Results on the latest Georgia school report card show slight gains statewide, but parents should read the results for their schools with caution.
The overall score of 75 points on the 2016-17 school year College and Career Ready Performance Index, or CCRPI, was 1.4 points above the result for the prior school year. That’s a good thing, but this year’s scores aren’t necessarily comparable with the past, especially at smaller schools.
That’s because a 2016 state law mandated a reduction in the number of tests. Students in fewer grades took standardized state tests in social studies and science as a result of Senate Bill 364, so points for “growth” -- student gains over time -- on the tests that were given in those subjects did not influence the report card, said Allison Timberlake, director of accountability for the Georgia Department of Education.
Timberlake said the effect will be negligible at the state level and in the overall scores of larger school districts. However, it could be more pronounced in smaller schools or school districts, where the results in one classroom could have a relatively larger effect. Anyone who finds major changes in a local score should dig deeper into the CCRPI data to look for a cause, she said.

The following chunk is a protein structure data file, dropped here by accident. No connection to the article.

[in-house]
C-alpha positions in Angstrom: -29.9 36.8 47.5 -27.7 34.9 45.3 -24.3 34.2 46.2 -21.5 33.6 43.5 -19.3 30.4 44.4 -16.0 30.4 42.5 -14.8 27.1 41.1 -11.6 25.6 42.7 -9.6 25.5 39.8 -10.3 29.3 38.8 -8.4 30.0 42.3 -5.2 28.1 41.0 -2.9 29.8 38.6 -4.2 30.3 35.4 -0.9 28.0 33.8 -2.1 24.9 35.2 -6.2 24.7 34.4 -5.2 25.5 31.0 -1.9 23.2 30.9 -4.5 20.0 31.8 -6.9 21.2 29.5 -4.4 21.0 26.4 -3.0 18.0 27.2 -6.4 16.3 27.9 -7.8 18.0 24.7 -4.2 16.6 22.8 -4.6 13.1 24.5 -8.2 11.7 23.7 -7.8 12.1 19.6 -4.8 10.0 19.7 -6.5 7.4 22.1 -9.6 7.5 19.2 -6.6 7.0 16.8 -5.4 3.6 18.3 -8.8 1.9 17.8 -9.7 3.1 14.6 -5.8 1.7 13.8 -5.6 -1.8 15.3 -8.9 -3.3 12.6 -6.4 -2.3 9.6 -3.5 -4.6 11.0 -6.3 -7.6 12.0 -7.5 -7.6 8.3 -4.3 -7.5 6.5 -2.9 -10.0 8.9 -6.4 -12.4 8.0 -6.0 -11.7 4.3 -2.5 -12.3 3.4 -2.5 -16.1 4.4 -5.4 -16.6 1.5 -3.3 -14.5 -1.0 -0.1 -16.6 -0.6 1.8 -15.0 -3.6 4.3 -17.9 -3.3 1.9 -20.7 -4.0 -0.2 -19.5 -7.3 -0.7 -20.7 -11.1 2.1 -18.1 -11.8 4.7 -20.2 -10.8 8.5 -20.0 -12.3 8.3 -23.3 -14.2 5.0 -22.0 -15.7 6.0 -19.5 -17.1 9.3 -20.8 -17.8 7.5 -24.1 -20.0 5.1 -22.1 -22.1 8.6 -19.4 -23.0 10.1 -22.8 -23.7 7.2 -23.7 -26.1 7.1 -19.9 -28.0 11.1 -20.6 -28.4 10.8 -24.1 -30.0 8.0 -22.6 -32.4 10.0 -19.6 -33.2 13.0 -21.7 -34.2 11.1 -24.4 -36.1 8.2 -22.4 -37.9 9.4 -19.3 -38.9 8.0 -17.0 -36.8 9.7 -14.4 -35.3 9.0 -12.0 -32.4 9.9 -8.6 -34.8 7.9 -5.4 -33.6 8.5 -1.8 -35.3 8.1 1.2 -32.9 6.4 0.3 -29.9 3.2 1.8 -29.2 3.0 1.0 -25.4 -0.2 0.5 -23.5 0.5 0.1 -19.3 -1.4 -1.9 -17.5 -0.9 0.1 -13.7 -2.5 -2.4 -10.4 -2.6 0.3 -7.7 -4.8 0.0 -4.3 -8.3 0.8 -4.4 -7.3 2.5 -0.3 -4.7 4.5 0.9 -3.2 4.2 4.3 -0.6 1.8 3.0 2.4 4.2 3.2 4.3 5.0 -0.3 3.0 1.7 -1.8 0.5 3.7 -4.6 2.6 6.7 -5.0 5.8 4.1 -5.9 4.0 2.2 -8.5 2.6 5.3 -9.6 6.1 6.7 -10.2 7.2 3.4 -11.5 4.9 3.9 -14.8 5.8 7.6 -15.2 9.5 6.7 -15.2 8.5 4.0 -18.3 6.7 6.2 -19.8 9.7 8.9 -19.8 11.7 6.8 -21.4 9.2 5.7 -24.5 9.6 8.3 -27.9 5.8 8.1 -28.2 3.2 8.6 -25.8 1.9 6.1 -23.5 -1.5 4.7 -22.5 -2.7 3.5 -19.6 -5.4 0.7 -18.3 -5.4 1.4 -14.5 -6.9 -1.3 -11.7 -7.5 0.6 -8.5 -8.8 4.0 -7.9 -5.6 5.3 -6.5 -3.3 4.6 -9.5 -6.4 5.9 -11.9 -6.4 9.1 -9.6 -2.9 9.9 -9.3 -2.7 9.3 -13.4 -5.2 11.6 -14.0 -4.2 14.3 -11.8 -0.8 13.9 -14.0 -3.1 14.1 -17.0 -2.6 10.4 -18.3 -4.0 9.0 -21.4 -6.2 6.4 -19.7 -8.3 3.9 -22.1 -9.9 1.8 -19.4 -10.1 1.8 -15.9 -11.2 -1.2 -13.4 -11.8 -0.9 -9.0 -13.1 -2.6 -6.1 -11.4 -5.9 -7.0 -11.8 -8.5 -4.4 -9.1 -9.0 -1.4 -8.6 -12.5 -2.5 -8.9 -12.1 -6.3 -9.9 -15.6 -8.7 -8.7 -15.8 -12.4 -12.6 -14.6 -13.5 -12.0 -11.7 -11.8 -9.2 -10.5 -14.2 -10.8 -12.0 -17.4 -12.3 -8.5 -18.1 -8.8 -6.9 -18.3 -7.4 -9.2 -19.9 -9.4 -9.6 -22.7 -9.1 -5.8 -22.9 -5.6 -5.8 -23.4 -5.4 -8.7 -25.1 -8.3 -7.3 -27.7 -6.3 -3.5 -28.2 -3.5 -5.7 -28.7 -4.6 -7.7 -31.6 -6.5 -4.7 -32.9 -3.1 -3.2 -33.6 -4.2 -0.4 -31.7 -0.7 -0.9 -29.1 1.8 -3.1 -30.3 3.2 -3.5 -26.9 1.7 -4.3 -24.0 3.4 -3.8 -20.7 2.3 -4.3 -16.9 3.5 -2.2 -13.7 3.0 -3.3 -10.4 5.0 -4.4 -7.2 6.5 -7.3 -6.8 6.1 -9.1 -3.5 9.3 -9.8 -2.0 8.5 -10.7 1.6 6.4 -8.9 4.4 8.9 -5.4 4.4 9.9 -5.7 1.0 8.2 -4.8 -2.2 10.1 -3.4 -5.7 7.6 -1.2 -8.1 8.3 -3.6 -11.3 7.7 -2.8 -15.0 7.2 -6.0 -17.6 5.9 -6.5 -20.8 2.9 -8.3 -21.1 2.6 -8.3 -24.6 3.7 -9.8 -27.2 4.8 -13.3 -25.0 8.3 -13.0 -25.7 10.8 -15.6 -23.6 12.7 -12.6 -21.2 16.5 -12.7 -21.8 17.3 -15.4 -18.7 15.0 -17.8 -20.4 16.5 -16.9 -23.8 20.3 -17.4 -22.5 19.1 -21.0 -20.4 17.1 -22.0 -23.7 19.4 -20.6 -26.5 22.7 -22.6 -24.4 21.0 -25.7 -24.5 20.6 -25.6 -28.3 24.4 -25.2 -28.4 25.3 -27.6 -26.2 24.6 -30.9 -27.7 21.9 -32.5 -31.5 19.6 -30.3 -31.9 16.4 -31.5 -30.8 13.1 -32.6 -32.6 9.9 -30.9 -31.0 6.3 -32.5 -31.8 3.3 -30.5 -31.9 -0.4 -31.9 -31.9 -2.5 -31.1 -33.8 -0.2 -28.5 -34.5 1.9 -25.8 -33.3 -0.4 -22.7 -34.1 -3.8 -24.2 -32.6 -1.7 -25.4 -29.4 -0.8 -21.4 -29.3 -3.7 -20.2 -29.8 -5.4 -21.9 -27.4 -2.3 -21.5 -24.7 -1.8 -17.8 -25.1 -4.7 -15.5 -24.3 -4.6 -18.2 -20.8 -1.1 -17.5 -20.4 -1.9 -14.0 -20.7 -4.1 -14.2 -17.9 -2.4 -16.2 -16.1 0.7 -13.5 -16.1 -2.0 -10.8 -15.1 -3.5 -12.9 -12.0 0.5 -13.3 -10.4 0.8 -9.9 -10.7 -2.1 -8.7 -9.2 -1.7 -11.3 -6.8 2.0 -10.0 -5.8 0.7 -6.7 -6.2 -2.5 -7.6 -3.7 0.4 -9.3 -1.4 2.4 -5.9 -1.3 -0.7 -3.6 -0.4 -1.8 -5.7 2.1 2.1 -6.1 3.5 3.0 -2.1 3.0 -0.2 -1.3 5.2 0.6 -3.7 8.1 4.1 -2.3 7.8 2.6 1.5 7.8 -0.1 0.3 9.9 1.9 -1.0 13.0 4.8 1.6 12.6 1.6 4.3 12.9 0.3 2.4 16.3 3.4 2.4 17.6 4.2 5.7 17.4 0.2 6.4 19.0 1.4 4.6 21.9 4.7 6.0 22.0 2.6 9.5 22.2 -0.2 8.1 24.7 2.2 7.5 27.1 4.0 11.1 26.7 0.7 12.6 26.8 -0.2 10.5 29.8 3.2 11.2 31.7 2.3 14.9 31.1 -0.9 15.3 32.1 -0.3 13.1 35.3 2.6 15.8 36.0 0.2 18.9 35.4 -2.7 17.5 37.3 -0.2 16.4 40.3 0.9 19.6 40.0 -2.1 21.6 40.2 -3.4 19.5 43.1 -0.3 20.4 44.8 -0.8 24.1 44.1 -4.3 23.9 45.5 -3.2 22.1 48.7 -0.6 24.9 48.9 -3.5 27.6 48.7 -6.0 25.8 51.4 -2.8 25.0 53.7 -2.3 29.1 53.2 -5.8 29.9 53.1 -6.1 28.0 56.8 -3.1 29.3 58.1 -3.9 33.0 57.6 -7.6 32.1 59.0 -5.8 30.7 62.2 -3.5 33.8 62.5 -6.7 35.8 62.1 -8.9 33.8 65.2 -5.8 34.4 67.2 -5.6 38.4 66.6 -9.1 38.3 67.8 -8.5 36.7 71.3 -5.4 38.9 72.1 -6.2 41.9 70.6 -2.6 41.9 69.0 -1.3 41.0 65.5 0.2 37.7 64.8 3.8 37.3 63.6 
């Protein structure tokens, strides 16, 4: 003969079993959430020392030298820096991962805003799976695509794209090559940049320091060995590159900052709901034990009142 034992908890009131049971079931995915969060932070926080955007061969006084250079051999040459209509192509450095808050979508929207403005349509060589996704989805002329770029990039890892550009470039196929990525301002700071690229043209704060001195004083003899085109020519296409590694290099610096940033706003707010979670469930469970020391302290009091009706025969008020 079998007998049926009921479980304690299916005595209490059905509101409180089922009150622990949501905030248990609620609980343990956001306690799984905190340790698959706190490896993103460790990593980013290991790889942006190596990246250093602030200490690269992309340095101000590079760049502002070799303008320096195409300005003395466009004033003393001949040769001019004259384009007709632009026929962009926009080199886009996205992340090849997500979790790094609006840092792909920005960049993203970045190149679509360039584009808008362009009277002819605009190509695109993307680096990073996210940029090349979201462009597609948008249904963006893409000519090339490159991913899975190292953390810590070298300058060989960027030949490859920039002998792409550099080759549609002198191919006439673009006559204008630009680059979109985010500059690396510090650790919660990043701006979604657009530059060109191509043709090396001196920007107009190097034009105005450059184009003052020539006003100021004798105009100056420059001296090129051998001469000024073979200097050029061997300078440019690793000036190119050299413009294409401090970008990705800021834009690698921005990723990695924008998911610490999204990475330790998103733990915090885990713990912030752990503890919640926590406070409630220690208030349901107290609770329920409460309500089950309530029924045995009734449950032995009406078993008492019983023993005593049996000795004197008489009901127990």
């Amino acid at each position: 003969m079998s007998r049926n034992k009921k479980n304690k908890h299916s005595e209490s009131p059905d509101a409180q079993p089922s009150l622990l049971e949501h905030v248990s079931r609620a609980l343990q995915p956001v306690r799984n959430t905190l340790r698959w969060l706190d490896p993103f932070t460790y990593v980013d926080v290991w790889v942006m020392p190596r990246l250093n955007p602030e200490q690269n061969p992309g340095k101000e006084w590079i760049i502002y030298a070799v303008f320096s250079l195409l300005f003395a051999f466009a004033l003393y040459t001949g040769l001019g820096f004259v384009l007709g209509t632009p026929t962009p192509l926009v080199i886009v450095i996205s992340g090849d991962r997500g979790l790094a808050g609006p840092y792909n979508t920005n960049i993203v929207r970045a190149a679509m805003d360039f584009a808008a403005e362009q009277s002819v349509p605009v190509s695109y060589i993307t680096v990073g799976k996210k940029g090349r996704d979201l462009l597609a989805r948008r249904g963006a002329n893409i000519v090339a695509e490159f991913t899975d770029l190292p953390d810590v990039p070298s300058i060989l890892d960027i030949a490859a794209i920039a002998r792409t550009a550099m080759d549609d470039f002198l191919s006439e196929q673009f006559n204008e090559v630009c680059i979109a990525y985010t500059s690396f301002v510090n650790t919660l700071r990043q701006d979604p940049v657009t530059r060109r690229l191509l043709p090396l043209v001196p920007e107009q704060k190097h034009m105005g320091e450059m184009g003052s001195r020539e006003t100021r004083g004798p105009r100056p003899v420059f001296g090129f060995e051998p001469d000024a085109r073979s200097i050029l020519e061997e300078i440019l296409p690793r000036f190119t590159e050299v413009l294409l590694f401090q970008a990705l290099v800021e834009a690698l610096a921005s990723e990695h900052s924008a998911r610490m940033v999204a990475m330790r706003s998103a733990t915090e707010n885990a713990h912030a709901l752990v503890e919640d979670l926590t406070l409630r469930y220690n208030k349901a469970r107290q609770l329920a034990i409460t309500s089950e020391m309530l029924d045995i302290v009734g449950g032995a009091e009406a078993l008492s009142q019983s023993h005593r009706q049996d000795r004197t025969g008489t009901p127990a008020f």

The state level gains were greatest at the middle school level, where the score of 73 points was up 1.5 points from the prior year. High schools had the highest overall score at 77 points, up 1.3 from the prior year. The elementary school score of 72.9 was up 1.2 points.
Each grade level is judged on its own set of measures. There are 21 for elementary schools, 19 for middle schools and 30 for high schools.
The scope and complexity of the report card baffles some. The state education agency, recognizing that, plans to reduce the number of measures next year to 11 in elementary and middle school and 15 in high school.
The simplification of the CCRPI is part of an overhaul that was mandated by Washington to comply with the new Every Student Succeeds Act. Georgia submitted its plan in September and is awaiting approval.
The scores are meaningful for schools, where poor results could eventually cost teachers and principals their jobs and disrupt students and parents.
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